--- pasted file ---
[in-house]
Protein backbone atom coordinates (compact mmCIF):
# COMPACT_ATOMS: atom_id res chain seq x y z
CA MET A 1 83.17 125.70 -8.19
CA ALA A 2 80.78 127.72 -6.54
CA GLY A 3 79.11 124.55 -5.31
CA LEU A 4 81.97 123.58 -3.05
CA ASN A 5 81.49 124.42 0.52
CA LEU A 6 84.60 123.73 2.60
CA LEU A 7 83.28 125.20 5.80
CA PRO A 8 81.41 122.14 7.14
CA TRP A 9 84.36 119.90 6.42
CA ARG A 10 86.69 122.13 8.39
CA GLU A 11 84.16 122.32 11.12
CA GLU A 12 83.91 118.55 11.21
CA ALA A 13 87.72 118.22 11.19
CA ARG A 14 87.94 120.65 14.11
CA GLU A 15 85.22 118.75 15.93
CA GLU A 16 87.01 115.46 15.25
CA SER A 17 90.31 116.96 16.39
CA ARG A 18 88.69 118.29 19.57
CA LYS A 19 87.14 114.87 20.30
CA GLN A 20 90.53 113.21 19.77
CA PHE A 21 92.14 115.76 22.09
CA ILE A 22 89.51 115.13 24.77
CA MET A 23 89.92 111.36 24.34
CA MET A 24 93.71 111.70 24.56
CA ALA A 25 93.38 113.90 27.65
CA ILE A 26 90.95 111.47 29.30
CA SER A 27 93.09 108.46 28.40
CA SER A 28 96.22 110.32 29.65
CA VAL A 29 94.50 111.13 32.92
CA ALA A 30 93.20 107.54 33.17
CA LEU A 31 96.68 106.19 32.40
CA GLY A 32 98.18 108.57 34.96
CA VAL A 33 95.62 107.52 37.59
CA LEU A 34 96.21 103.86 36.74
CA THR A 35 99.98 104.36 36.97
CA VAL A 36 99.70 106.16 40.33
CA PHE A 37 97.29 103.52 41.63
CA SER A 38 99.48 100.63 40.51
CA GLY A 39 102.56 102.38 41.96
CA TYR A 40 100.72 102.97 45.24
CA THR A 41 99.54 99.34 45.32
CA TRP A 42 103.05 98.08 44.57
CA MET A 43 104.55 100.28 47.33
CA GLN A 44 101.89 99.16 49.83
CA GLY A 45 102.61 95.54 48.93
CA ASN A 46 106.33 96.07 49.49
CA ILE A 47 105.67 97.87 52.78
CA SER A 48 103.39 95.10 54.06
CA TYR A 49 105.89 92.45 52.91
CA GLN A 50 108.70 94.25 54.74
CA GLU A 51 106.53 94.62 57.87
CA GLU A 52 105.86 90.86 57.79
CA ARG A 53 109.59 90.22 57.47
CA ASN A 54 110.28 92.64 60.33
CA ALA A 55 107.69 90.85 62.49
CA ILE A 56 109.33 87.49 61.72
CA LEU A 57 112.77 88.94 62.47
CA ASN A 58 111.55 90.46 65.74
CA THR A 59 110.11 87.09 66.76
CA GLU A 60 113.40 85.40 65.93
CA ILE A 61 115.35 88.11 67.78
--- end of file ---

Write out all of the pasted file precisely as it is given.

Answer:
[in-house]
Protein backbone atom coordinates (compact mmCIF):
# COMPACT_ATOMS: atom_id res chain seq x y z
CA MET A 1 83.17 125.70 -8.19
CA ALA A 2 80.78 127.72 -6.54
CA GLY A 3 79.11 124.55 -5.31
CA LEU A 4 81.97 123.58 -3.05
CA ASN A 5 81.49 124.42 0.52
CA LEU A 6 84.60 123.73 2.60
CA LEU A 7 83.28 125.20 5.80
CA PRO A 8 81.41 122.14 7.14
CA TRP A 9 84.36 119.90 6.42
CA ARG A 10 86.69 122.13 8.39
CA GLU A 11 84.16 122.32 11.12
CA GLU A 12 83.91 118.55 11.21
CA ALA A 13 87.72 118.22 11.19
CA ARG A 14 87.94 120.65 14.11
CA GLU A 15 85.22 118.75 15.93
CA GLU A 16 87.01 115.46 15.25
CA SER A 17 90.31 116.96 16.39
CA ARG A 18 88.69 118.29 19.57
CA LYS A 19 87.14 114.87 20.30
CA GLN A 20 90.53 113.21 19.77
CA PHE A 21 92.14 115.76 22.09
CA ILE A 22 89.51 115.13 24.77
CA MET A 23 89.92 111.36 24.34
CA MET A 24 93.71 111.70 24.56
CA ALA A 25 93.38 113.90 27.65
CA ILE A 26 90.95 111.47 29.30
CA SER A 27 93.09 108.46 28.40
CA SER A 28 96.22 110.32 29.65
CA VAL A 29 94.50 111.13 32.92
CA ALA A 30 93.20 107.54 33.17
CA LEU A 31 96.68 106.19 32.40
CA GLY A 32 98.18 108.57 34.96
CA VAL A 33 95.62 107.52 37.59
CA LEU A 34 96.21 103.86 36.74
CA THR A 35 99.98 104.36 36.97
CA VAL A 36 99.70 106.16 40.33
CA PHE A 37 97.29 103.52 41.63
CA SER A 38 99.48 100.63 40.51
CA GLY A 39 102.56 102.38 41.96
CA TYR A 40 100.72 102.97 45.24
CA THR A 41 99.54 99.34 45.32
CA TRP A 42 103.05 98.08 44.57
CA MET A 43 104.55 100.28 47.33
CA GLN A 44 101.89 99.16 49.83
CA GLY A 45 102.61 95.54 48.93
CA ASN A 46 106.33 96.07 49.49
CA ILE A 47 105.67 97.87 52.78
CA SER A 48 103.39 95.10 54.06
CA TYR A 49 105.89 92.45 52.91
CA GLN A 50 108.70 94.25 54.74
CA GLU A 51 106.53 94.62 57.87
CA GLU A 52 105.86 90.86 57.79
CA ARG A 53 109.59 90.22 57.47
CA ASN A 54 110.28 92.64 60.33
CA ALA A 55 107.69 90.85 62.49
CA ILE A 56 109.33 87.49 61.72
CA LEU A 57 112.77 88.94 62.47
CA ASN A 58 111.55 90.46 65.74
CA THR A 59 110.11 87.09 66.76
CA GLU A 60 113.40 85.40 65.93
CA ILE A 61 115.35 88.11 67.78